"Inspecting the Democratic Curiosity Shop"
September 1, 1880

Although the immediate reaction is to tune out most of the clutter which surrounds primary characters General Winfield Scott Hancock, Democratic Party Chairman W.H. Barnum, and Senators Hill, Lamar, and Hampton, a close examination of the overall composition of the cartoon shows that it is actually a well-organized editorial about that other political organization of Gilded Age, the Democratic Party. The image plays off of two general themes, to which the multitude of objects serve as symbolic evidence. The most immediate political context is that Hancock, a competent though non-political Union general, had been lured into the position of representing the Democrats in the 1880 presidential election. Building from this foundation, the intimate history of the party is incarnated as a curiosity shop whose knicknacks are on display for Hancock's inspection. The Democratic Party, which for many years after the Civil War carried the stigma of secession, is likened in this manner to a minor commercial phenomena as well as a novel by Charles Dickens, one particular author whose "influence was strong" across class lines [1].

The curiosity shop is a tailor-made setting for a political cartoon, because the shop makes a business of showcasing items which-- as in cartooning-- are linked to deeper stories or issues. Each of the objects found throughout the Democratic Curiosity Shop are associated with different elements of Southern/Democratic culture; if general categories were constructed for them, one group would pertain to slavery and another to the Confederacy as a political and military system. (There are also a handful of stereotypical cracks at the South as a regional culture, like the stuffed alligator and the banjo in the upper-center area of the image.)

Several pieces relating to slavery and race are collected in the lower left corner of the cartoon; some of these 'curios' are either a poor attempt at sarcasm or an indication that the artist was as limited in his worldview as most other passively white supremacist gentlemen of his era. Moving clockwise we see a Whipping Post, a Lamp Post Gallows for "Niggers", a Slave Tracking Bloodhound, and a Sambo-ish body which is curiously labelled Torpedo. On close inspection, "Niggers" is printed in quotation marks, and so it could indicate the artist's understanding of the word's pejorative nature. However, unless Keppler is trying to convey the idea that the average white Southerner put such little value in his slaves that he would use them as cheap weaponry, the "Torpedo" is beyond me. Hanging from the ceiling of the shop is a sign with the words Fugitive Slave Act; since it has no other visual reference the sign would appear to be an unimaginative attempt to pull out of the closet as many pro-slavery skeletons as possible. In spite of the questionable taste of his satire in this case, Keppler is emphasizing the victimization inherent in the slave system and associating its brutality with those who followed its political incarnation.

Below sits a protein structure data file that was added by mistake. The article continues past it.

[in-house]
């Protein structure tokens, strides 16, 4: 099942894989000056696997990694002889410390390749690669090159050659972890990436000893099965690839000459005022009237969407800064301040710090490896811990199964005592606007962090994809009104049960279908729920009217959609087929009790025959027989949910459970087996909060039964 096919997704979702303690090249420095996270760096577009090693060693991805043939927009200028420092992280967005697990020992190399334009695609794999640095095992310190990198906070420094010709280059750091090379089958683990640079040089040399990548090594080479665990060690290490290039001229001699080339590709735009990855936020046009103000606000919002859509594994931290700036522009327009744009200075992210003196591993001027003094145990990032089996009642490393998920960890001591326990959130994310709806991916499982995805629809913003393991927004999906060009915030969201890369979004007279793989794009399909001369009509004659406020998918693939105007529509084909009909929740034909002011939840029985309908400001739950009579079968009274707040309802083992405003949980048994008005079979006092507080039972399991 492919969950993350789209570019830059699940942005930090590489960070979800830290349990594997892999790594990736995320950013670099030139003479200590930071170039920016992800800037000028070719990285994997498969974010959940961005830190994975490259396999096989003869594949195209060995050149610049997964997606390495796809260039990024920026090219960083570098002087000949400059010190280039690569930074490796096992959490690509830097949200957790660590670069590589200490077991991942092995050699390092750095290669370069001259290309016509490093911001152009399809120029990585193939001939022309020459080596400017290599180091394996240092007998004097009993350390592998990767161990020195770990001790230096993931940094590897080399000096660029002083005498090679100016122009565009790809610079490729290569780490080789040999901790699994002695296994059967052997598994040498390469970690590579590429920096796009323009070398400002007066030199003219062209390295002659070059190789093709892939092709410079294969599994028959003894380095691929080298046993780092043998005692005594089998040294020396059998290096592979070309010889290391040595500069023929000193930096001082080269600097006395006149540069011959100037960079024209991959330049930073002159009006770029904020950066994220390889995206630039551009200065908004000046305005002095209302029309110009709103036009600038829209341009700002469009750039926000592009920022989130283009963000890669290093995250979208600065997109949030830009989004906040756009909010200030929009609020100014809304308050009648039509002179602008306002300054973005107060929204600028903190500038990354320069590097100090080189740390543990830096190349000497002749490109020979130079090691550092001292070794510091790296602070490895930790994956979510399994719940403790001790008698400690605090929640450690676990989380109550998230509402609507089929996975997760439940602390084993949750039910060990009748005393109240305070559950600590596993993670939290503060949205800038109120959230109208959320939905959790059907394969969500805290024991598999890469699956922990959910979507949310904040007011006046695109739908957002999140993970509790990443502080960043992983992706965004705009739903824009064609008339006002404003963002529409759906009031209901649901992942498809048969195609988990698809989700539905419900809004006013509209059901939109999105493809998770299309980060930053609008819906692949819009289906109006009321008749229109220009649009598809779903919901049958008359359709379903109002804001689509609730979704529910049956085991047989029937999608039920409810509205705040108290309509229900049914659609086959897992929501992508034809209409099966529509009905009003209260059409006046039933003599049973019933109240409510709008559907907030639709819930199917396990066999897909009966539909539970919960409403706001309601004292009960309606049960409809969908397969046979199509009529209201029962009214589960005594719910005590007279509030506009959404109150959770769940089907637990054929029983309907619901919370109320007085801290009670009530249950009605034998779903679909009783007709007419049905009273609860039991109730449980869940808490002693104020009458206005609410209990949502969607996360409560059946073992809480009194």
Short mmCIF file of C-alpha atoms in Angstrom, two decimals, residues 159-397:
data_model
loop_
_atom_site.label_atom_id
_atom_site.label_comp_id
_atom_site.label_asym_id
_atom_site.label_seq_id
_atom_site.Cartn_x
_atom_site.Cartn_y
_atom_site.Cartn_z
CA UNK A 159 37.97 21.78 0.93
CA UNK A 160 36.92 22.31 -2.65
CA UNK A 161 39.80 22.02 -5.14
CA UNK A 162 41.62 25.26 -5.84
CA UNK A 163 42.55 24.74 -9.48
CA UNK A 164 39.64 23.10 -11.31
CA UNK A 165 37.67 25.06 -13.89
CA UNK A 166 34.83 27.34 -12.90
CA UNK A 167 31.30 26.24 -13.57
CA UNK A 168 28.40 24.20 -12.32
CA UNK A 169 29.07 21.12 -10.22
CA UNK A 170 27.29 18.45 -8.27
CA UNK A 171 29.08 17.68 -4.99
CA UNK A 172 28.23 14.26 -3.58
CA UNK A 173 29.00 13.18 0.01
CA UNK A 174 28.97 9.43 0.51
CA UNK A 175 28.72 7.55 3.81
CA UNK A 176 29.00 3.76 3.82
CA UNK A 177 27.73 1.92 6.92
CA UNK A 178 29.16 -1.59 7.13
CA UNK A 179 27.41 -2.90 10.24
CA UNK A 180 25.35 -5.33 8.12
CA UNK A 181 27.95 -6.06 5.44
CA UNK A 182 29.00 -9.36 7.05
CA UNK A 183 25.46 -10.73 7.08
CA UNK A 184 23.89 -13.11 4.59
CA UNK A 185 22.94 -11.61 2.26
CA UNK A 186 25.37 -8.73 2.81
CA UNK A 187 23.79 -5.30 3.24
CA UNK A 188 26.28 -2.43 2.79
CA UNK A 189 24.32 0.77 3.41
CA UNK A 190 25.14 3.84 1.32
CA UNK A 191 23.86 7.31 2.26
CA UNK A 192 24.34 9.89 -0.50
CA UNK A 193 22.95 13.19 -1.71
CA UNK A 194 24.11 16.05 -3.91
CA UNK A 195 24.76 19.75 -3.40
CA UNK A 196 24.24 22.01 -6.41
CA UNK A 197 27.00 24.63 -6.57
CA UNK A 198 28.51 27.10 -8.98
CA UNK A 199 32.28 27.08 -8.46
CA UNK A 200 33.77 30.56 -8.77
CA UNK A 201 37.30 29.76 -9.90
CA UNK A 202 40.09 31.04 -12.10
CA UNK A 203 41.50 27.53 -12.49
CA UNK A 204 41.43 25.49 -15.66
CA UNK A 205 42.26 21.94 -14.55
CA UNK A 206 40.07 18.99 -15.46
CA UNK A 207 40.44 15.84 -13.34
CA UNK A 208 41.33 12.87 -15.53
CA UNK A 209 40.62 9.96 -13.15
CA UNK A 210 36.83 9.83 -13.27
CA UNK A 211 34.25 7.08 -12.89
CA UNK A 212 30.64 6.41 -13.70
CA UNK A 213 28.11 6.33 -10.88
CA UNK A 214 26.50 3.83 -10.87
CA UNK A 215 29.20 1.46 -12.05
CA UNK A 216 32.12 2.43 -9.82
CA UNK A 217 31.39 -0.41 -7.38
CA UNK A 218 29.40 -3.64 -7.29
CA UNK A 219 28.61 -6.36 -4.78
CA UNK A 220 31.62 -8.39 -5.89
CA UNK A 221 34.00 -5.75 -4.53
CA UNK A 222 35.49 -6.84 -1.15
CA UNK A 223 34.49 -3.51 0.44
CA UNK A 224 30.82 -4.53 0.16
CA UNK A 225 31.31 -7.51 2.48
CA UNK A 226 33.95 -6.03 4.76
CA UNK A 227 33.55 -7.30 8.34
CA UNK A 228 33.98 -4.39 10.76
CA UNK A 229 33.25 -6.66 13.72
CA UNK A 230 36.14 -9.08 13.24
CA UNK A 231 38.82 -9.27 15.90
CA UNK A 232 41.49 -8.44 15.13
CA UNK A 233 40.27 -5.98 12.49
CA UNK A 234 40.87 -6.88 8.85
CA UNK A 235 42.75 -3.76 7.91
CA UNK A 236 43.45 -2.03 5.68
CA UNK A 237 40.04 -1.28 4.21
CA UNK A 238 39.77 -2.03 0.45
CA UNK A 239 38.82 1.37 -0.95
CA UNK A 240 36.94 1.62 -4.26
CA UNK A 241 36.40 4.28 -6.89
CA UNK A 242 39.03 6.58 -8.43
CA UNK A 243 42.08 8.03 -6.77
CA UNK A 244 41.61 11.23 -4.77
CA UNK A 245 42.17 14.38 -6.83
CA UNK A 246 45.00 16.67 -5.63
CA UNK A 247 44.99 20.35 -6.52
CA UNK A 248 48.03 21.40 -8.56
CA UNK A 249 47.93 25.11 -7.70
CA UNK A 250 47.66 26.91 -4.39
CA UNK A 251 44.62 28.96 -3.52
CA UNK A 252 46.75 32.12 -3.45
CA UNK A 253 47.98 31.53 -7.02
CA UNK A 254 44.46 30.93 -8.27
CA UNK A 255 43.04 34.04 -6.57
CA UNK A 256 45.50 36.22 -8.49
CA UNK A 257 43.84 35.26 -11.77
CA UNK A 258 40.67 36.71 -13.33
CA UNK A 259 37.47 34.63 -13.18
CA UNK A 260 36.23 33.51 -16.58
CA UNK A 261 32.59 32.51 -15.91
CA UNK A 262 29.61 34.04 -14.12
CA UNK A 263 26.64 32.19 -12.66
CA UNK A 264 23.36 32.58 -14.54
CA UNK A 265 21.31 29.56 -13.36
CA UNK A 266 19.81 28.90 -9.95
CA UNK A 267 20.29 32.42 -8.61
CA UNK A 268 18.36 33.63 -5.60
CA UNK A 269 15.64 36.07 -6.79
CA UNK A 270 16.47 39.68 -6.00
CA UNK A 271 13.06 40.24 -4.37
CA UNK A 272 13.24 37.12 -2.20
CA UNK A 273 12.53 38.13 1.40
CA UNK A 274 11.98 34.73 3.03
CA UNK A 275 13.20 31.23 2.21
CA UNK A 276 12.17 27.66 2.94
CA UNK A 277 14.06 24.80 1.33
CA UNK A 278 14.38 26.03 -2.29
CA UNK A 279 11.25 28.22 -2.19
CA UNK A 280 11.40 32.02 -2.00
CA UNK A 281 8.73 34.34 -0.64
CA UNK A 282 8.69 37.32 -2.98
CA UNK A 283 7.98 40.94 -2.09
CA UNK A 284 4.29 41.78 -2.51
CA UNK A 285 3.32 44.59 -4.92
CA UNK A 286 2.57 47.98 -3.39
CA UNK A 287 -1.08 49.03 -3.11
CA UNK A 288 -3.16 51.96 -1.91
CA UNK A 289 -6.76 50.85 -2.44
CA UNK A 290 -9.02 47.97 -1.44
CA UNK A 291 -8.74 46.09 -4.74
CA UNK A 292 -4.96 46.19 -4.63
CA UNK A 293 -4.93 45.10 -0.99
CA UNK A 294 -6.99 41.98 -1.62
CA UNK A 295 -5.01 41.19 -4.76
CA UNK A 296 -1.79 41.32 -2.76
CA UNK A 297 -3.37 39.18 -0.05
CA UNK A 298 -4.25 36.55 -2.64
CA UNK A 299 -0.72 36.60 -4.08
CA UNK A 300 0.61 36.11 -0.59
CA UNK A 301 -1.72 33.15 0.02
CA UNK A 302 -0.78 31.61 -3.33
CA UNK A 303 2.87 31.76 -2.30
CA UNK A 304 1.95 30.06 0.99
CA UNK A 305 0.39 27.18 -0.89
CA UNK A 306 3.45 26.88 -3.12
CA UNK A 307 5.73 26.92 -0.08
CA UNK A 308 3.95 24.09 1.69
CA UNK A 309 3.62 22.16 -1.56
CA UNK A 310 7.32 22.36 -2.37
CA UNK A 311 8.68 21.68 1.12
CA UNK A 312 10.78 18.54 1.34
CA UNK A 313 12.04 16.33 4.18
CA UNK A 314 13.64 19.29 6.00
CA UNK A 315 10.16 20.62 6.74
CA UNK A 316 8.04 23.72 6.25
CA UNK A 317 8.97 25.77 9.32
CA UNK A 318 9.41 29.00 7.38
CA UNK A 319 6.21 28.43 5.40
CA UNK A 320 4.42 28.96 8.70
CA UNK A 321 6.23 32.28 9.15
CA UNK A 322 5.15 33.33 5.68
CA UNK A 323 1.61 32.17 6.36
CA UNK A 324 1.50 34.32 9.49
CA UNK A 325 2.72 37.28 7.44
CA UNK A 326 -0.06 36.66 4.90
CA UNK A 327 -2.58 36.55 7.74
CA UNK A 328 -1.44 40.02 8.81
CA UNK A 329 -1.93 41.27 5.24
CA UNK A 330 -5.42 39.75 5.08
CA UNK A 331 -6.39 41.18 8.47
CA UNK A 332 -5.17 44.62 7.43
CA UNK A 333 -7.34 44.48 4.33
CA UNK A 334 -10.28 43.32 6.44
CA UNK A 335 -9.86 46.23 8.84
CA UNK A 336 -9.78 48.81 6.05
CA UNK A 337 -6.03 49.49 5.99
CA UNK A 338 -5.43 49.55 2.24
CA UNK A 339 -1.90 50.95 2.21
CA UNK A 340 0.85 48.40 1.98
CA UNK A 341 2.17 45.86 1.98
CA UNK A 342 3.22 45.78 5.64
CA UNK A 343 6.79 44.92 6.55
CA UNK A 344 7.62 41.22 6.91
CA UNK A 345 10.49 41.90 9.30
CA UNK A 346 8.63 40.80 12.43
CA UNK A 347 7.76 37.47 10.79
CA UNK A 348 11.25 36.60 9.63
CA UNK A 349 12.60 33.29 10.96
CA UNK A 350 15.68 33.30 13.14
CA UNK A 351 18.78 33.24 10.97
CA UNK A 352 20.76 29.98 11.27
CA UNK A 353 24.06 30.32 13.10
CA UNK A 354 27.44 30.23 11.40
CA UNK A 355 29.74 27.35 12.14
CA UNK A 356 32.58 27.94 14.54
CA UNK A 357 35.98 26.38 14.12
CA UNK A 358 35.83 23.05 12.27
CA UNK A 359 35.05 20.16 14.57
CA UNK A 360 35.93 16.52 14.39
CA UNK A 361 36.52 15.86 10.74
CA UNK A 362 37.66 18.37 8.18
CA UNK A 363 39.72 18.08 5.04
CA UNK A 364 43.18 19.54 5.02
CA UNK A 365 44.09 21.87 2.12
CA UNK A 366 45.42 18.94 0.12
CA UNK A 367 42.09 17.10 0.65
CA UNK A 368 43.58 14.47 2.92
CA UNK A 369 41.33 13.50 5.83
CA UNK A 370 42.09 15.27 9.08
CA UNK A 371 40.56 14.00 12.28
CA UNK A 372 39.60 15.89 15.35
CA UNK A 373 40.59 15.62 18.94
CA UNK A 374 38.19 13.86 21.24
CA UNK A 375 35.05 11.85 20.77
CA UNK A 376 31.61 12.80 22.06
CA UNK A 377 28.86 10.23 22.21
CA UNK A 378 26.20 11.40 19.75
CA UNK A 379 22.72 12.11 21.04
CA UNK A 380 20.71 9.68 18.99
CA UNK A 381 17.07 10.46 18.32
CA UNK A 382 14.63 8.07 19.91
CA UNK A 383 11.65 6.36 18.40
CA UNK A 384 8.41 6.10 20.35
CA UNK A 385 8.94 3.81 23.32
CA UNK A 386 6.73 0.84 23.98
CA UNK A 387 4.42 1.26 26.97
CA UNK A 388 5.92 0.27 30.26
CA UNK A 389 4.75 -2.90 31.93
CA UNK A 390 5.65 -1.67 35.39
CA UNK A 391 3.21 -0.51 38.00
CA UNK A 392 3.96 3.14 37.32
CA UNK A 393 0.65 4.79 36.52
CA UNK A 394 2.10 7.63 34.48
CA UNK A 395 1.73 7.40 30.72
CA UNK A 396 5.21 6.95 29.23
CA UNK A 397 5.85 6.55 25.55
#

The second group of symbols is particularly interesting if one takes into account that the artist did not live in America prior to 1867; the cartoon reflects a knowledge of sectional conflict from as far back as the Kansas-Nebraska Act of 1856. Starting clockwise from the lower right corner a cannonball mounted on a pedestal is the infamous First Shot Fired at Sumter, and a punctured section of masonry is labelled as the Hole Made By Same. Next up is Preston Brooks' Cane that Struck Sumner in the Capitol after the Massachusetts Senator's vitriolic "Crime Against Kansas" speech. In the upper right corner is the Confederate warship Alabama, a British-built vessel which had terrorized commercial ships crossing the Atlantic during the war. The "Alabama Claims" were a set of grievances the United States lodged with England demanding compensation for their aiding of the Confederacy; the international scope of this incident may be the reason for Keppler's familiarity with its occurrence. Similarly, the assault of Charles Sumner and the battle at Fort Sumter made headlines throughout Europe. Inside of glass cases are K.K.K robes, a variety of torture implements, and a derringer marked as Booth's Pistol, all of which require little explanation for a domestic or foreign reader. The ring of keys symbolizing the Cipher Dispatches is one of the few allusions to post-war Democratic politics; this series of communiques implicated New York governor and 1876 presidential contender Samuel J. Tilden in election fraud and other related transgressions. Leaning against the aforementioned lamp post is a Rail Ridden by Union Men Down South, and the remains of a hoop skirt marked Disguise of Jefferson Davis, which reminds viewers of the Confederate president's ill-conceived escape from Union soldiers. The last item referring to rebel politics is the pile of Repudiated Bonds, with which the Southern states tried to save their economy during Reconstruction.